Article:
Maryland bill forces payors to offer EMR incentives
 Maryland Governor Martin O'Malley signed a bill on May 19 intended to coax doctors into using EMRs by requiring private insurance companies to offer financial incentives for adopting the technology.

Doctors who do not bring an EMR system online by 2015 could face penalties, according to the new state legislation.

"This is where government and private healthcare providers can come together to really improve not only the quality of care but also, hopefully, create some costs savings as well," O'Malley said. "Health IT is the future of healthcare in our country, and we want Maryland to lead the way."

The bill requires the state to develop a health information exchange for all of Maryland's physicians, hospitals, medical laboratories and pharmacies. The Baltimore Sun reported that it could be linked in turn with those of other states to create the national network envisioned by President George W. Bush and affirmed by President Barack Obama. O'Malley called it "creating one common gauge of railroad track."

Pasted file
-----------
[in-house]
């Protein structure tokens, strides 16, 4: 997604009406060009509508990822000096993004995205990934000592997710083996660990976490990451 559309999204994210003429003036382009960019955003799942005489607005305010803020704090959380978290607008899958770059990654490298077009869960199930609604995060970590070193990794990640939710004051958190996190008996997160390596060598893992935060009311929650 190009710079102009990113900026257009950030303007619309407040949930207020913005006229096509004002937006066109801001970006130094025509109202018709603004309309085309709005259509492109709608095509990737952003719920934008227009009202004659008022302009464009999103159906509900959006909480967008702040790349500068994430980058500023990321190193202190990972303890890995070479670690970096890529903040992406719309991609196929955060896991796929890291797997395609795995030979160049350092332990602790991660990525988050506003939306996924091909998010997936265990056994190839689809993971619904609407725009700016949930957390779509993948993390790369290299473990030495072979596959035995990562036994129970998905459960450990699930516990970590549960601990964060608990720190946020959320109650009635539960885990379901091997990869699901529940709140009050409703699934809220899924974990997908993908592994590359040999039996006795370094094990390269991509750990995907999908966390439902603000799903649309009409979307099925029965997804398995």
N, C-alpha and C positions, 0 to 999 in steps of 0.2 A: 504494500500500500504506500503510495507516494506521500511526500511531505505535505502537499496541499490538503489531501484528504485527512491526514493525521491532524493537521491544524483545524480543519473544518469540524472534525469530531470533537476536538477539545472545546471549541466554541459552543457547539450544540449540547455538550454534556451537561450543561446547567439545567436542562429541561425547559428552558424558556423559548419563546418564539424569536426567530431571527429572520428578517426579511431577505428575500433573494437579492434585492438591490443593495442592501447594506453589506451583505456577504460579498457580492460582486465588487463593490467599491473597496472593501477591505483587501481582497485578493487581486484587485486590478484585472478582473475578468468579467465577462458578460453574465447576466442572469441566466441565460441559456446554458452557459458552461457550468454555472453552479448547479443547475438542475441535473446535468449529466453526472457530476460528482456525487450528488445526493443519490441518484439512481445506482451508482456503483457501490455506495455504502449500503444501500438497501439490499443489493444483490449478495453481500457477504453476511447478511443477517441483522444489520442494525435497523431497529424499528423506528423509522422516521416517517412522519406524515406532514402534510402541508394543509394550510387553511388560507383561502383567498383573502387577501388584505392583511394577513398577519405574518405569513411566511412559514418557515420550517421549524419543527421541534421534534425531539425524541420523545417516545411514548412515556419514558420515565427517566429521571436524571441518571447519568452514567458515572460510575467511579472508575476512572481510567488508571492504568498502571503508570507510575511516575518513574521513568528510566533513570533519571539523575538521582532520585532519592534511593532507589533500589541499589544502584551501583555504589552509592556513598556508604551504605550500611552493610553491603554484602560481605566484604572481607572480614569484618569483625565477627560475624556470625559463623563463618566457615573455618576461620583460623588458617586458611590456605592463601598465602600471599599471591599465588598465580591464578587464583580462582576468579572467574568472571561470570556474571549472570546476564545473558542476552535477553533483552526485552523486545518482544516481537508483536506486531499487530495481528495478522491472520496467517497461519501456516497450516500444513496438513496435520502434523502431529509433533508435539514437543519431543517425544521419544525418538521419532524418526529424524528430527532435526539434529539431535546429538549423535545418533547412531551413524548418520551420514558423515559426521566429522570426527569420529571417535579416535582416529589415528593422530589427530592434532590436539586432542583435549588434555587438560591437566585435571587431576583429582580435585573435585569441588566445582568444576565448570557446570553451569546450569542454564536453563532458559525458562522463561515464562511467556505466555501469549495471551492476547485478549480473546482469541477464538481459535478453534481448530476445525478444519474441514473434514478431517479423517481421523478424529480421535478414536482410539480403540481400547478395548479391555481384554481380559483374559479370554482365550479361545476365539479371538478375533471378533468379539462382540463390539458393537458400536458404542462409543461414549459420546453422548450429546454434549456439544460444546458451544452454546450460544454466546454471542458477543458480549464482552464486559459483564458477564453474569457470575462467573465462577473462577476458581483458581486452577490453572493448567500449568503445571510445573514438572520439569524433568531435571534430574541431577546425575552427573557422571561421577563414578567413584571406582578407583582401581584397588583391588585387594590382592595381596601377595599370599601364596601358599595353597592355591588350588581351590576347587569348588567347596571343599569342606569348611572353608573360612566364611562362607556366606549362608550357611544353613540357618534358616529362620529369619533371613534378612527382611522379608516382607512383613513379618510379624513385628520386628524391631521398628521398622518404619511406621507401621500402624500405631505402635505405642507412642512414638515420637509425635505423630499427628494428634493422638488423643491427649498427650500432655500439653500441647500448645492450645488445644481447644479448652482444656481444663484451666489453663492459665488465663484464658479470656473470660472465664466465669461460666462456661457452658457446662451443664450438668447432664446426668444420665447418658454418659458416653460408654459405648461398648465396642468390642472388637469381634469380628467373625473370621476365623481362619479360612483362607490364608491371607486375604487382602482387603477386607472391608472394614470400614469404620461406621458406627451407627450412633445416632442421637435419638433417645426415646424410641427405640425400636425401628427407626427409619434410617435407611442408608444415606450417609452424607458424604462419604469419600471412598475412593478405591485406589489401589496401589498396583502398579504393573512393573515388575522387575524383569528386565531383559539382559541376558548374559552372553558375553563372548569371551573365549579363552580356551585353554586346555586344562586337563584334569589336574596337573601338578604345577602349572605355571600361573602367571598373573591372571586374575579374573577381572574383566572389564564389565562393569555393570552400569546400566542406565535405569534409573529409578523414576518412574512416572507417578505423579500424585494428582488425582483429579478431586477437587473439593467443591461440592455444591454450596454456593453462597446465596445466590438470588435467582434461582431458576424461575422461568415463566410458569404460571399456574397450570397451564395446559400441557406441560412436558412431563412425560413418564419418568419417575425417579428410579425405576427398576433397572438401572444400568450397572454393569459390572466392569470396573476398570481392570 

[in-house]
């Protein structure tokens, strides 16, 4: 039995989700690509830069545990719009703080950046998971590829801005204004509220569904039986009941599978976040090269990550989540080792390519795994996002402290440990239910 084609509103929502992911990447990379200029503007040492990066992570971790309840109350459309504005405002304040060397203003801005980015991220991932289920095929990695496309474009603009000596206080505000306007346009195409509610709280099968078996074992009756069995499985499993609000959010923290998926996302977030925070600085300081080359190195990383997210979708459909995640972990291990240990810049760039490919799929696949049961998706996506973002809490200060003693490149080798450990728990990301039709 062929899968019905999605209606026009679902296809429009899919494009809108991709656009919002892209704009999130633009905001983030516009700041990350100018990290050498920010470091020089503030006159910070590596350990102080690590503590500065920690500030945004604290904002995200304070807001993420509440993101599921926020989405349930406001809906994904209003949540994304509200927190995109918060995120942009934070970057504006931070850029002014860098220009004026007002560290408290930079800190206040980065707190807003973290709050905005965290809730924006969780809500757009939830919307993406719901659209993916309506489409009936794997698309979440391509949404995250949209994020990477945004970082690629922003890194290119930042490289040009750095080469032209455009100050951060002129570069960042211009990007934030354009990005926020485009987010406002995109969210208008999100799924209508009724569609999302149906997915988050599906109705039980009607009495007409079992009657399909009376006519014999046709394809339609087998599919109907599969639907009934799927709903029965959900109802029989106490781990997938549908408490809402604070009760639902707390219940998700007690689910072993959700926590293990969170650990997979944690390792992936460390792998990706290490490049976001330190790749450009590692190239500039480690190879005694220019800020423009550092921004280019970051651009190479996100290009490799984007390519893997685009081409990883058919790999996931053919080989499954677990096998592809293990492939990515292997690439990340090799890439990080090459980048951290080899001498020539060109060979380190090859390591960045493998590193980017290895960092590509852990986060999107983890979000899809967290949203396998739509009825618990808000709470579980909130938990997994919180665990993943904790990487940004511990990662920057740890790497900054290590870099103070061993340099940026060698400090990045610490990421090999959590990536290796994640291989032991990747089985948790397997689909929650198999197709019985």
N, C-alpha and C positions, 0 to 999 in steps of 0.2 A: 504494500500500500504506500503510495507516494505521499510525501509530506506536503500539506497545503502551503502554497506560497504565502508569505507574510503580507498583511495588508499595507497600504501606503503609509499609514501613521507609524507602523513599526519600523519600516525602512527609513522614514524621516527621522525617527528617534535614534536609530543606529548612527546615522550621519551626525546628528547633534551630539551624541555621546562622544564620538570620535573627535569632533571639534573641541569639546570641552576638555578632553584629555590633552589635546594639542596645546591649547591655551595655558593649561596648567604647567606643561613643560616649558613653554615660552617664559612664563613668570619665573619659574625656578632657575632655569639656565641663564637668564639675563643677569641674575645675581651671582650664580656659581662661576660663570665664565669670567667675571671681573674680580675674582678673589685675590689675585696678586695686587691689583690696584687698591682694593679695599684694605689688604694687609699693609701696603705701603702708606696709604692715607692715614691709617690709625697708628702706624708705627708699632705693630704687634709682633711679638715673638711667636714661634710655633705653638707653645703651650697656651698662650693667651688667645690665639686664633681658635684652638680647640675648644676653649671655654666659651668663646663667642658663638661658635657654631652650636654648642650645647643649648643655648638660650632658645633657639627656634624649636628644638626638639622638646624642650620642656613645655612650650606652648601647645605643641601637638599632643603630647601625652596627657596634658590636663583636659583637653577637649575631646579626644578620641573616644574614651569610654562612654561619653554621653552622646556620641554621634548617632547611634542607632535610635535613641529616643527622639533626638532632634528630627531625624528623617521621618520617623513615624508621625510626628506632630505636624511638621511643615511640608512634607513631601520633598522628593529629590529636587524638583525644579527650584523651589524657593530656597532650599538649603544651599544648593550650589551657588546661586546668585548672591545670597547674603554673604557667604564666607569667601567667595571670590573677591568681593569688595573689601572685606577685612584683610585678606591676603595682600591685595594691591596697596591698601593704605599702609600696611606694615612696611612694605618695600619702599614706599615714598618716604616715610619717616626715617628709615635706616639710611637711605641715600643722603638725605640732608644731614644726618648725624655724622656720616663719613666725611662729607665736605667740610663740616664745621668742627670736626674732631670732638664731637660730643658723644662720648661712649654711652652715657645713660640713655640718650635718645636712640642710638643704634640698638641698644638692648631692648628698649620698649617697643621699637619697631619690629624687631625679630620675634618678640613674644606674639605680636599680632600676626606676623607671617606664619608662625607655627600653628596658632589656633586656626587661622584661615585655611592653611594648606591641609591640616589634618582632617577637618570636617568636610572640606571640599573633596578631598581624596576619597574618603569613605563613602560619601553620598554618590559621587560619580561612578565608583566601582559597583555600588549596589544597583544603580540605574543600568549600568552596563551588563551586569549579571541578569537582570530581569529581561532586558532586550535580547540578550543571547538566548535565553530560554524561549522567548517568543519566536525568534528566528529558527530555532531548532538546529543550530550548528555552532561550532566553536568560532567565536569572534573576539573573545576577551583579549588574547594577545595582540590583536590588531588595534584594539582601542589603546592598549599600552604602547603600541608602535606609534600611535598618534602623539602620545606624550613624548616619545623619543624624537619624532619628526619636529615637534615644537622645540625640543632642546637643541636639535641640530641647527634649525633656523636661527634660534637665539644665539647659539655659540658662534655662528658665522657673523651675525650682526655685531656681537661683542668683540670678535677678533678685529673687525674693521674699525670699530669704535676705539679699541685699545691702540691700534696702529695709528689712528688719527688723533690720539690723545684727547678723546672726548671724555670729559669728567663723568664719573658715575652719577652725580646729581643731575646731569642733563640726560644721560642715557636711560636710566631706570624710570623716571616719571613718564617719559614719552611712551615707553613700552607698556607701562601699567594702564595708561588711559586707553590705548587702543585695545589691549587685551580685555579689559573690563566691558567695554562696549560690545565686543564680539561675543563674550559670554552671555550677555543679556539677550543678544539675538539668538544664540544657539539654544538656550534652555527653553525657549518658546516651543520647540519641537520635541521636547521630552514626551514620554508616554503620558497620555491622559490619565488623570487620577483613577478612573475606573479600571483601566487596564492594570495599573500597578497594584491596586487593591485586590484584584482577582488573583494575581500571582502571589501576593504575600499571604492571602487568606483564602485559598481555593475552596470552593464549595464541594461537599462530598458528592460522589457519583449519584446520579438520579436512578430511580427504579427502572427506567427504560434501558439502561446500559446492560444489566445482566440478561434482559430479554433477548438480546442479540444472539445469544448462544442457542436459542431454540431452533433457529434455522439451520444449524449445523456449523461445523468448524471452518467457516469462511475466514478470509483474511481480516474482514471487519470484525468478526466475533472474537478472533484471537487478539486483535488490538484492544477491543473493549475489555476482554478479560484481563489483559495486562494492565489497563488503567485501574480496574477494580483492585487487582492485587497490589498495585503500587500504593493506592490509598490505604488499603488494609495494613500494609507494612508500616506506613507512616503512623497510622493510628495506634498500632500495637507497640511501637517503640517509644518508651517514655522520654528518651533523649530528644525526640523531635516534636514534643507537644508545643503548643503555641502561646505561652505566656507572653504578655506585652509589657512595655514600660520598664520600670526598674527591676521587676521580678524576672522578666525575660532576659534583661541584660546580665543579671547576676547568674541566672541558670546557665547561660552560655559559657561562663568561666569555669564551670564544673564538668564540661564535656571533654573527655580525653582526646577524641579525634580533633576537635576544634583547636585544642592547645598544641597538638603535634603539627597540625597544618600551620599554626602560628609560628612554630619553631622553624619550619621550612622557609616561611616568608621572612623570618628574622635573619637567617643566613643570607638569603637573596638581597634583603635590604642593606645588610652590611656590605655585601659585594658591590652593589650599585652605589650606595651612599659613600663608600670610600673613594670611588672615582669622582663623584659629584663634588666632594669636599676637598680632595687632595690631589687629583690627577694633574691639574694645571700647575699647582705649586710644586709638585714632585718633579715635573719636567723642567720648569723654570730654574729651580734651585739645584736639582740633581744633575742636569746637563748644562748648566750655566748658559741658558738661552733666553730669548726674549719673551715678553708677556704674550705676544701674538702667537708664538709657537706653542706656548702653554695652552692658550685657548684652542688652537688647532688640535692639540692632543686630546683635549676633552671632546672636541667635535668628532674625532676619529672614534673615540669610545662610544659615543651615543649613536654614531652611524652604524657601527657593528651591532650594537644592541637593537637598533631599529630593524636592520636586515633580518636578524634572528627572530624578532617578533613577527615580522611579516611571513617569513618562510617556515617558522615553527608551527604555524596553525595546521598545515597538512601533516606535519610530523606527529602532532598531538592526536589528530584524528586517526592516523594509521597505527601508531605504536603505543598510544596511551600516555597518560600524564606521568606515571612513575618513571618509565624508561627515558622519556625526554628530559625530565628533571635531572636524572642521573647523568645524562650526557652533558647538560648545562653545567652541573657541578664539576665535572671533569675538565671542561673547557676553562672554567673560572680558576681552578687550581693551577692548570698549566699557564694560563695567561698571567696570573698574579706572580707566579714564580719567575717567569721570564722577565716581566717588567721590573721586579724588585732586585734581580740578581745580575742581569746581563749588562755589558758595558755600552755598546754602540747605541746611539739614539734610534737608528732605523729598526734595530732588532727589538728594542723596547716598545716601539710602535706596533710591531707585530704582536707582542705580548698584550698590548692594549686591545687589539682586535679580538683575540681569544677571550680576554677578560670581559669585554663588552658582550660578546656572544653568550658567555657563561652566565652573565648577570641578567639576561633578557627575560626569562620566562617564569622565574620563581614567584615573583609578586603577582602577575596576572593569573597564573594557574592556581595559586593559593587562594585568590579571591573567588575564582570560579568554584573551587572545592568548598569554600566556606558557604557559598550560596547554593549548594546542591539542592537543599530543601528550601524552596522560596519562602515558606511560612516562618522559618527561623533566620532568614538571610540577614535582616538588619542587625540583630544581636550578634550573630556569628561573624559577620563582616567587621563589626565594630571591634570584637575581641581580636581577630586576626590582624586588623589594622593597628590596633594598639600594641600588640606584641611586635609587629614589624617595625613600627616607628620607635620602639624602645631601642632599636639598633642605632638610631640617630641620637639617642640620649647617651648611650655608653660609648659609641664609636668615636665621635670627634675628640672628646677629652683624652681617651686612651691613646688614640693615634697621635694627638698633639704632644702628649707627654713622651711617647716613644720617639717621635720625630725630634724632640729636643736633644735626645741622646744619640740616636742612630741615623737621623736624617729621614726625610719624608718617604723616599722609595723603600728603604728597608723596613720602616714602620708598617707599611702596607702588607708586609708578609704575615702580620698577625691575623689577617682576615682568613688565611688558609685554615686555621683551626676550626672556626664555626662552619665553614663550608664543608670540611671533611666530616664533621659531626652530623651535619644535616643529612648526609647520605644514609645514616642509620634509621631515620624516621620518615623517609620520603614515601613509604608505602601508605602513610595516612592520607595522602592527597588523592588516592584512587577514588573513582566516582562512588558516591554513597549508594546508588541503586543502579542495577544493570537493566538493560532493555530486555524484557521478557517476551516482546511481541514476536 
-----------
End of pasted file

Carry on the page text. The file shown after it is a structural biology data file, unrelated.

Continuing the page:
The legistlation also allows insurers to choose among several forms of inducement-increased reimbursements, lump-sum payments or in-kind services--as long as it has monetary value.

"The goal here in Maryland was to assure that all of the payors pull their oars in the same direction," Maryland Health Secretary John Colmers said. "There is a great promise in EHRs, but the greatest promise comes when it's done in a coordinated fashion, across all of the payors."